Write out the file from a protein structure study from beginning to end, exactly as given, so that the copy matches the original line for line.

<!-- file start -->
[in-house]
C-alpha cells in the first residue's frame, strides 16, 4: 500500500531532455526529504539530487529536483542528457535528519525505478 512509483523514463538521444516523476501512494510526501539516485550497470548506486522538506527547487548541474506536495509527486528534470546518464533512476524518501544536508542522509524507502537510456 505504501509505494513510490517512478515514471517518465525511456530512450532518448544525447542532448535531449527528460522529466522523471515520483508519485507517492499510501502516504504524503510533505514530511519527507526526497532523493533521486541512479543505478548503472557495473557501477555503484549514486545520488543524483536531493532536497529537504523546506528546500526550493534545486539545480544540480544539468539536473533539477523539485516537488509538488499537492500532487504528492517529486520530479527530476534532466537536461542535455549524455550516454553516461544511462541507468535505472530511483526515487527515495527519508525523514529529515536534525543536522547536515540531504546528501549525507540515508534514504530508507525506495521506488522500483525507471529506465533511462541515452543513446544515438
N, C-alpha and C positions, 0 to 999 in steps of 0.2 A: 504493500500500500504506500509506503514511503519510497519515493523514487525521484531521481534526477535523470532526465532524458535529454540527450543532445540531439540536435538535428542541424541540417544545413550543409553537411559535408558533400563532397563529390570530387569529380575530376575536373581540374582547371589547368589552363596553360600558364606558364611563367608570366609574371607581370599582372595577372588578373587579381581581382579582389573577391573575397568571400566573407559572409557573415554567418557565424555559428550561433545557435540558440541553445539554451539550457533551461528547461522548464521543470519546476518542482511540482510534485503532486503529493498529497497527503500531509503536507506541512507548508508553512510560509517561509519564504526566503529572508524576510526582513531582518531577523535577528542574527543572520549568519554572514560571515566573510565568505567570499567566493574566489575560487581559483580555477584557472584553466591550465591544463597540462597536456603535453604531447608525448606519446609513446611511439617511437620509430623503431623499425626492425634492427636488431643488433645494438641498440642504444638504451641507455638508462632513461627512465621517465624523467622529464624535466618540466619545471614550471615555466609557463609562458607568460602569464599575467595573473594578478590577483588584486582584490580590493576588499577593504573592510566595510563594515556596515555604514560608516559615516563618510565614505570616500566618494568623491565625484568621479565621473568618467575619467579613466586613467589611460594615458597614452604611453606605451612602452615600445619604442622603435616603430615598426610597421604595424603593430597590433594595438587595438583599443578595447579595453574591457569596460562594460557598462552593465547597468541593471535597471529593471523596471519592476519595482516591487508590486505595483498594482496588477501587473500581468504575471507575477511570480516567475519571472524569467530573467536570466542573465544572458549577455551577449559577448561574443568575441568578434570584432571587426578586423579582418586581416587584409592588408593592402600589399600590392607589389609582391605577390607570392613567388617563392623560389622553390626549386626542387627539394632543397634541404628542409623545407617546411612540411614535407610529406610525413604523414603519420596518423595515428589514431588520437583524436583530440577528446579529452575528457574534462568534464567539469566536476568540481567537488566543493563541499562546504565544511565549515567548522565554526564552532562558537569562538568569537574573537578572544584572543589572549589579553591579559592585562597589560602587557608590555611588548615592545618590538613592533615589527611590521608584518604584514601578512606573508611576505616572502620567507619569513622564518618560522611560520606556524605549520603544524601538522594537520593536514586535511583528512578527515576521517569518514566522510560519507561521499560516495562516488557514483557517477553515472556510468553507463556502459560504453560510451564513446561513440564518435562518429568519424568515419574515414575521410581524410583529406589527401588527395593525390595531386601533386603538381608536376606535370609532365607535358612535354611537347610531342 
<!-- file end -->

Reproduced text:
[in-house]
C-alpha cells in the first residue's frame, strides 16, 4: 500500500531532455526529504539530487529536483542528457535528519525505478 512509483523514463538521444516523476501512494510526501539516485550497470548506486522538506527547487548541474506536495509527486528534470546518464533512476524518501544536508542522509524507502537510456 505504501509505494513510490517512478515514471517518465525511456530512450532518448544525447542532448535531449527528460522529466522523471515520483508519485507517492499510501502516504504524503510533505514530511519527507526526497532523493533521486541512479543505478548503472557495473557501477555503484549514486545520488543524483536531493532536497529537504523546506528546500526550493534545486539545480544540480544539468539536473533539477523539485516537488509538488499537492500532487504528492517529486520530479527530476534532466537536461542535455549524455550516454553516461544511462541507468535505472530511483526515487527515495527519508525523514529529515536534525543536522547536515540531504546528501549525507540515508534514504530508507525506495521506488522500483525507471529506465533511462541515452543513446544515438
N, C-alpha and C positions, 0 to 999 in steps of 0.2 A: 504493500500500500504506500509506503514511503519510497519515493523514487525521484531521481534526477535523470532526465532524458535529454540527450543532445540531439540536435538535428542541424541540417544545413550543409553537411559535408558533400563532397563529390570530387569529380575530376575536373581540374582547371589547368589552363596553360600558364606558364611563367608570366609574371607581370599582372595577372588578373587579381581581382579582389573577391573575397568571400566573407559572409557573415554567418557565424555559428550561433545557435540558440541553445539554451539550457533551461528547461522548464521543470519546476518542482511540482510534485503532486503529493498529497497527503500531509503536507506541512507548508508553512510560509517561509519564504526566503529572508524576510526582513531582518531577523535577528542574527543572520549568519554572514560571515566573510565568505567570499567566493574566489575560487581559483580555477584557472584553466591550465591544463597540462597536456603535453604531447608525448606519446609513446611511439617511437620509430623503431623499425626492425634492427636488431643488433645494438641498440642504444638504451641507455638508462632513461627512465621517465624523467622529464624535466618540466619545471614550471615555466609557463609562458607568460602569464599575467595573473594578478590577483588584486582584490580590493576588499577593504573592510566595510563594515556596515555604514560608516559615516563618510565614505570616500566618494568623491565625484568621479565621473568618467575619467579613466586613467589611460594615458597614452604611453606605451612602452615600445619604442622603435616603430615598426610597421604595424603593430597590433594595438587595438583599443578595447579595453574591457569596460562594460557598462552593465547597468541593471535597471529593471523596471519592476519595482516591487508590486505595483498594482496588477501587473500581468504575471507575477511570480516567475519571472524569467530573467536570466542573465544572458549577455551577449559577448561574443568575441568578434570584432571587426578586423579582418586581416587584409592588408593592402600589399600590392607589389609582391605577390607570392613567388617563392623560389622553390626549386626542387627539394632543397634541404628542409623545407617546411612540411614535407610529406610525413604523414603519420596518423595515428589514431588520437583524436583530440577528446579529452575528457574534462568534464567539469566536476568540481567537488566543493563541499562546504565544511565549515567548522565554526564552532562558537569562538568569537574573537578572544584572543589572549589579553591579559592585562597589560602587557608590555611588548615592545618590538613592533615589527611590521608584518604584514601578512606573508611576505616572502620567507619569513622564518618560522611560520606556524605549520603544524601538522594537520593536514586535511583528512578527515576521517569518514566522510560519507561521499560516495562516488557514483557517477553515472556510468553507463556502459560504453560510451564513446561513440564518435562518429568519424568515419574515414575521410581524410583529406589527401588527395593525390595531386601533386603538381608536376606535370609532365607535358612535354611537347610531342 